• And that you'll want to use the paper toward arguing some thesis

  • of your own-- even though,

  • for the most part, it will be a synthesis of what

  • you read, what's understood--and a

  • placement of it.

  • Since you now know Rome itself particularly well,

  • if you choose a topic of a building,

  • or a group of buildings that are outside Rome,

  • the relationship of what's going on,

  • on the periphery, to what is going on in the

  • center, and the relationship of center

  • to periphery.

  • So the first topic I give you under Research Paper is the

  • Roman city of Corinth, which is in Greece.

  • This would be a good paper topic for the classicists among

  • you; and I know there are some.

  • Anyone who's into--who's fairly well steeped in Greek culture,

  • as well as Roman culture and civilization,

  • who might want to look back at a Greek city,

  • a city that was already very built up under the Greeks,

  • as early as the Archaic Period.

  • This is a view, for example,

  • of the Greek Archaic Temple at Corinth.

  • So a Greek city, a very well developed Greek

  • city, that is eventually taken over by the Romans,

  • and the Romans remake it in the Roman manner.

  • They add typical Roman buildings to it,

  • create a kind of mini Rome, in Greece.

  • But it's interesting to see the way in which those new buildings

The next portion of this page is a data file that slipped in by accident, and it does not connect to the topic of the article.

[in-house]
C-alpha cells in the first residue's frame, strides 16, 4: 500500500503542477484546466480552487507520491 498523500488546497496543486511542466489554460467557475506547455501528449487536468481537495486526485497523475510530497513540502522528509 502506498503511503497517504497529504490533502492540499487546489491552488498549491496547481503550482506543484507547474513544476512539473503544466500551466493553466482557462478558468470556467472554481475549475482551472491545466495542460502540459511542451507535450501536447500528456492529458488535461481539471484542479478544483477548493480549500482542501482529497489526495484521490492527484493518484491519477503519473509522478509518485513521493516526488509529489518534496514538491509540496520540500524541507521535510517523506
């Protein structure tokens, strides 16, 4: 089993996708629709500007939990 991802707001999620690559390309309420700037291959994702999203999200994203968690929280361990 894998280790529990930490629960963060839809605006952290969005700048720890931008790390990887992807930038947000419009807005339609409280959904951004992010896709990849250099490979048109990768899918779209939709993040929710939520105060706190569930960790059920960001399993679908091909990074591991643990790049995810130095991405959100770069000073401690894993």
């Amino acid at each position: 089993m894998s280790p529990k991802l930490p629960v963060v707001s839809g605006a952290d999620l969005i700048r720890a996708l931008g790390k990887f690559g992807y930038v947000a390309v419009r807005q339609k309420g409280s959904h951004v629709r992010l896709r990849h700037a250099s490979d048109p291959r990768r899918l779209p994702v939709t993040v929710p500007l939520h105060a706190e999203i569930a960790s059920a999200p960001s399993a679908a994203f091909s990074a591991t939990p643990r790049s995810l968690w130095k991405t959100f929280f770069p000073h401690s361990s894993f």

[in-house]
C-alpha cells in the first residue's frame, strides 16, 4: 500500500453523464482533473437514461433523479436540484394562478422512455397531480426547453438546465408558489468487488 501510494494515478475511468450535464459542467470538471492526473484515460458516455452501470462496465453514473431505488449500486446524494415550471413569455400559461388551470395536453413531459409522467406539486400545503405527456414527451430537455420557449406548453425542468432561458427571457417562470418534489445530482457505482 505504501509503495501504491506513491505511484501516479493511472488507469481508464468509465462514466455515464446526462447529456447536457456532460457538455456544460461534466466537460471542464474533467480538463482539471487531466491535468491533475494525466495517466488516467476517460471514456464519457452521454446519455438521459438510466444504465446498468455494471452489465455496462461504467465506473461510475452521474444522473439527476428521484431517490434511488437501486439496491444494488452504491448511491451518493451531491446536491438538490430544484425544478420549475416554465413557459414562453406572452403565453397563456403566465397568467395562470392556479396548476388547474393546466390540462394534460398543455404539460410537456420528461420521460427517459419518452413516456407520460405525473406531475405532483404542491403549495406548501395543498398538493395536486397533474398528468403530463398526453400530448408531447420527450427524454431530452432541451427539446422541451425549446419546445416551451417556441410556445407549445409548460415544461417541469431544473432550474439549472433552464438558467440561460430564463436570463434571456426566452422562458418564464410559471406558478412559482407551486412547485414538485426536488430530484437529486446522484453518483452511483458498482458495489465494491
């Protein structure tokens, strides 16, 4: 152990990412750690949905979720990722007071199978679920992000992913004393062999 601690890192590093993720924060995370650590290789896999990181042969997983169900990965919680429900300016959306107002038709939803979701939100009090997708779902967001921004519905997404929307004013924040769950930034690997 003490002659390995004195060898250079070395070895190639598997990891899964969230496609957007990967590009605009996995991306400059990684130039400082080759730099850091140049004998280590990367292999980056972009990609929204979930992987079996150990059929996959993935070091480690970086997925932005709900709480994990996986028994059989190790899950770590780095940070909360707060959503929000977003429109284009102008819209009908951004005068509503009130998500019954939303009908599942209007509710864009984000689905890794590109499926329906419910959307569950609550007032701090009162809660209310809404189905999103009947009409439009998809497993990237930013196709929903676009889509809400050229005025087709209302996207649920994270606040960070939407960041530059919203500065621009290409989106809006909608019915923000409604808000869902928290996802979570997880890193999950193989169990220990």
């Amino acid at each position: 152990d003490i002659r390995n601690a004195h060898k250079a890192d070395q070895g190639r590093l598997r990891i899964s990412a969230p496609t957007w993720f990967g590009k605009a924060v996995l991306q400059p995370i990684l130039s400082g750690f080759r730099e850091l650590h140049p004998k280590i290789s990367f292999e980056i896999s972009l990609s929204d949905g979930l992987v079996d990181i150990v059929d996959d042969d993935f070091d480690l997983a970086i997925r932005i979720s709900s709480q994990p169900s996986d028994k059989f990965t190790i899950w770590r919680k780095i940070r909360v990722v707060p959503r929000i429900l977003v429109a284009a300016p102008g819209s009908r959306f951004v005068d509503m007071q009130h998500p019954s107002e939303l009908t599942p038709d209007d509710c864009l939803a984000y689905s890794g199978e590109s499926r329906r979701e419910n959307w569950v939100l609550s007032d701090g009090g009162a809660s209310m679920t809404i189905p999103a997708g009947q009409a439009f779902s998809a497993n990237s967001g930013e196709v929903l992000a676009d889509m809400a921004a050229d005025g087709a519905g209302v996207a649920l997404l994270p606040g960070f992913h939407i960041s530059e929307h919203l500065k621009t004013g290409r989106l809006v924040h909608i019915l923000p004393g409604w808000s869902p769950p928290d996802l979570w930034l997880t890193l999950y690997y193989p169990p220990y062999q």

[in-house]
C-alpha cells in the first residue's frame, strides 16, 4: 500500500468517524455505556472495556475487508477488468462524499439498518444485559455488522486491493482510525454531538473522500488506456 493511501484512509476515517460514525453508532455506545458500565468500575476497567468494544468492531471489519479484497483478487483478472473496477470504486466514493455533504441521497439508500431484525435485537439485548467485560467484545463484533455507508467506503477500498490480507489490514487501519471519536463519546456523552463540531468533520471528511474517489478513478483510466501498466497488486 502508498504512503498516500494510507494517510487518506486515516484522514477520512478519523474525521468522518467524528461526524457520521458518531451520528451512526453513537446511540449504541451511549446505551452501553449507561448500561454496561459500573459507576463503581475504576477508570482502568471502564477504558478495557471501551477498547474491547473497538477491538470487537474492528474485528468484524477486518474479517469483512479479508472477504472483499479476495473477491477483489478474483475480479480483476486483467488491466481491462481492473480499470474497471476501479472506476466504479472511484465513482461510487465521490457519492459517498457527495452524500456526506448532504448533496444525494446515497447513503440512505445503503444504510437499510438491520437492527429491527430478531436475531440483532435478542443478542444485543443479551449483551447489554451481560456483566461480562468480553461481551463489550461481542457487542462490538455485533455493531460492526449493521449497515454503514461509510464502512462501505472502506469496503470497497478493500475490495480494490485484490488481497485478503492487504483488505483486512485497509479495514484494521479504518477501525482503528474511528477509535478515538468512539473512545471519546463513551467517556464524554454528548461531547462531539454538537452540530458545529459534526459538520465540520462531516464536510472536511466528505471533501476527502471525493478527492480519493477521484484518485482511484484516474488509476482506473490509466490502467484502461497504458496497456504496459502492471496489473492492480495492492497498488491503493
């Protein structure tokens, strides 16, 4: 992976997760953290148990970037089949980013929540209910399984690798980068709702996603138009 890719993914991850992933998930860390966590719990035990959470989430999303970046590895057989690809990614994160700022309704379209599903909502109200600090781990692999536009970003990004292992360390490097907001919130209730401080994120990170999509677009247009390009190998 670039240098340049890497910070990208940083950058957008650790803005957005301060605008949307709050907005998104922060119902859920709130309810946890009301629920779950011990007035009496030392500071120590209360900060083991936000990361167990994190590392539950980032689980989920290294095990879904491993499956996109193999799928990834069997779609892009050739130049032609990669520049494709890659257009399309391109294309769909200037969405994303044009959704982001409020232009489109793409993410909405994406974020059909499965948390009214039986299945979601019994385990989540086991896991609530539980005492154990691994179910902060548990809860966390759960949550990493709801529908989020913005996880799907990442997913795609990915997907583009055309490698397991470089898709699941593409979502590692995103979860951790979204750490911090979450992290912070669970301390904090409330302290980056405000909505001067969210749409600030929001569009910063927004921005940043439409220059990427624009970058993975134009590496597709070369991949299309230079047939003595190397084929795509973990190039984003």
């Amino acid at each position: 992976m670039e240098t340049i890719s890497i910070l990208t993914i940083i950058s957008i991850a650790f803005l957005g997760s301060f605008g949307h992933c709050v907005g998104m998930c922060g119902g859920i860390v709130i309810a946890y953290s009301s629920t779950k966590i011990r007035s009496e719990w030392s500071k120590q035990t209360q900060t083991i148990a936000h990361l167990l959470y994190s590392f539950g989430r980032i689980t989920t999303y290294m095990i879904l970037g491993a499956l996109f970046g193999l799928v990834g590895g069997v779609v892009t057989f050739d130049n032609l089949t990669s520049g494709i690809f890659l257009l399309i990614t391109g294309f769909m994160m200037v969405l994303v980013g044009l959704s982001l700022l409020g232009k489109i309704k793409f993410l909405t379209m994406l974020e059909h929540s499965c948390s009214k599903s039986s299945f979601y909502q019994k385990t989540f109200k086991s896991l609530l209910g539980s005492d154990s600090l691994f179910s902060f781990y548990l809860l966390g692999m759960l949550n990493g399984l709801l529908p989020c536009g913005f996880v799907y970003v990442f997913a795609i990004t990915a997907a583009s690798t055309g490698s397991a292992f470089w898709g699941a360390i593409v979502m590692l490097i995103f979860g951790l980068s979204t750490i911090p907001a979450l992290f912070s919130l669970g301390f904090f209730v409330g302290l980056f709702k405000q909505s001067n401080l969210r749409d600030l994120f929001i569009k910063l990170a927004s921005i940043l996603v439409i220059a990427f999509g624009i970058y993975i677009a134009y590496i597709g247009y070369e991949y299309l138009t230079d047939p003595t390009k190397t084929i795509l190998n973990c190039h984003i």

• blend with those that were built there earlier.

  • I also mention here not only the Archaic Temple at Corinth,

  • but also the so-called Isthmus at Corinth.

  • You might remember, from our conversation about

  • Julius Caesar and the architecture that he built,

  • that Julius Caesar was the one who built a canal at the Isthmus

  • of Corinth.

  • And the canal that is still visible and used at Corinth

  • today-- which you see an excellent view

  • of on the left-hand side of the screen--

  • is essentially the same canal that was built initially,

  • or begun initially, by Julius Caesar.

  • So that gives you some sense of a Roman addition to the scene.

  • And I show you just one other example.

  • There are quite a number of buildings preserved from

  • Corinth, Roman buildings.

  • So one could do--for a paper like this,

  • one could do an overview of the Roman city,

  • all the pieces of the Roman city, how the urban fabric

  • worked, or you could choose one or two

  • buildings at Corinth, at Roman Corinth,

  • to concentrate on.

  • I show you, for example, a view of the remains of the

  • Roman Baths at Corinth.

  • And what's interesting about these--

  • and you can pick this out on your own already,

  • just by looking at this one view--what's interesting about

  • these is although they look back to Roman bath architecture,

  • in Italy, you can see that this bath is made entirely of